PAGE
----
555 resistor on discharge for 50% duty cycle

Discussion in 'General Electronics Chat' started by kampianakis, Mar 26, 2013.

  1. kampianakis

    Thread Starter Member

    Jul 10, 2010
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    Hi

    I am currently searching for an resonant circuit to act as a signal conditioner for a capacitive humidity sensor. For starters i started playing with the all time favorite 555 timer (specifically the cmos intersil 7555 ) in astable mode. However one of the requirements of my project is 50% duty cycle output square pulses. I used the circuit with the single resistor in order to achieve that and apart from the fact that i didn't get exactly 50% duty cycle (48%), stray capacitances of other circuits connected in the output resulted in a change of frequency, thus errors in my measurement.

    Getting to the point: i understand that the basic circuit for astable operation of the 555 requires 2 resistors (R1,R2) and a capacitor. The capacitor charges through R1,R2, discharges through R1 and the threshold and trigger pins manage the output based on the capacitor voltage. My first thought after understanding this was why couldn't we make our lives simpler by connecting a resistor right after discharge pin and get a high output calculated by ln(2)R1C and low by ln(2)R2C. Intuitively, by setting R1=R2=R i can get a 50% duty cycle without adding circuitry to the output. Anyway, i build the attached ( 555 50p fail.png ) circuit but the result was a failure. It cannot produce any pulses at all :(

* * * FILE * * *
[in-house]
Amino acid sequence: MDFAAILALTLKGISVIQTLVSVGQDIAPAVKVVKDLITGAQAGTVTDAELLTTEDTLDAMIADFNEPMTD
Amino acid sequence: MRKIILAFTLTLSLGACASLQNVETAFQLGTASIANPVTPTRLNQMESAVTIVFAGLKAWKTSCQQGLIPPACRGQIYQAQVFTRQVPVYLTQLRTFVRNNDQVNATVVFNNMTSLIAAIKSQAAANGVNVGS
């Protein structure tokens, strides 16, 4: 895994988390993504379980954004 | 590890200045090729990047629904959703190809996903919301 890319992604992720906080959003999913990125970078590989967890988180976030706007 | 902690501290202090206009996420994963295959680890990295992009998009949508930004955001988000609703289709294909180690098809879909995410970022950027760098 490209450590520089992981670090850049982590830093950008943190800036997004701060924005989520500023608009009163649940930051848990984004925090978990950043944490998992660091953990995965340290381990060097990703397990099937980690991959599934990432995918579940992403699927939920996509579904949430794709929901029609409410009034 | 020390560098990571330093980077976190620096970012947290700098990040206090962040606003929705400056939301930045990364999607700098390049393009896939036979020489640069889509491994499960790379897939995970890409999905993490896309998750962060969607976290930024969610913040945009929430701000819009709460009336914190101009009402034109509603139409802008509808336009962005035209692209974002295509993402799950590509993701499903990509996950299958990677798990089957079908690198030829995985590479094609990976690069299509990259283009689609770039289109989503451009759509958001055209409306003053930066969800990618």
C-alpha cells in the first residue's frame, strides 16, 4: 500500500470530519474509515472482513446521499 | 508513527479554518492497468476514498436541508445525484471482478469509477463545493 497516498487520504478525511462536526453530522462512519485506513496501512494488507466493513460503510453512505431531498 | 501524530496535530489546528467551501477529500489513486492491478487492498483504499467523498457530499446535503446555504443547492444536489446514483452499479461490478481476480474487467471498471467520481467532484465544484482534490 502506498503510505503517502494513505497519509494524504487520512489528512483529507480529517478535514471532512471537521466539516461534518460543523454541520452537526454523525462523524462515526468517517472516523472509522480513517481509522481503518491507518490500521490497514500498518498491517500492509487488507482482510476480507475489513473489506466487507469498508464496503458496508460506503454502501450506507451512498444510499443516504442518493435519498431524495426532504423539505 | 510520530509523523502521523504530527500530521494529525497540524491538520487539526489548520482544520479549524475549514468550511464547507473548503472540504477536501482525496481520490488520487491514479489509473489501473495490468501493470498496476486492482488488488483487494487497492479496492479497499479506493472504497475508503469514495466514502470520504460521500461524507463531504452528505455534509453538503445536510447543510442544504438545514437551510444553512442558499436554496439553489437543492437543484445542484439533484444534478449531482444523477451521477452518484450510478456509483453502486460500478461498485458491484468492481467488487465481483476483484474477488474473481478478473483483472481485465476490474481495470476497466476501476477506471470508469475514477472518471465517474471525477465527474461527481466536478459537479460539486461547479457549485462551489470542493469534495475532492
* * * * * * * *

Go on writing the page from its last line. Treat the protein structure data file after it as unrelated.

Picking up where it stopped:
My questions:
    1) What is wrong with the attached circuit? (which seems allright to me)
    2) Can anyone propose a low power (<1mA@2V or less) signal conditioner for capacitive sensors with frequency output (preferably above 20-30Khz)?

    Thank you in advance
    Lefteris
     
  2. tracecom

    AAC Fanatic!

    Apr 16, 2010
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    What humidity sensor are you using?
     
  3. WBahn

    Moderator

    Mar 31, 2012
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    If the Discharge pin is at 0V, what voltage will the capacitor settle to? Hint: Think "voltage divider".

    If you need a 50% duty cycle signal then just take the output of a non-50% duty cycle signal at twice the desired frequency and use it to clock a flip-flop. This will also provide a lot of isolation between the timing components and any stray parasitics that would affect them.
     
  4. tracecom

    AAC Fanatic!

    Apr 16, 2010
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    Here is the standard 50% duty cycle 555 astable.

    I still would like to know what kind of humidity sensor you are using. Is it the Humirel HS1101?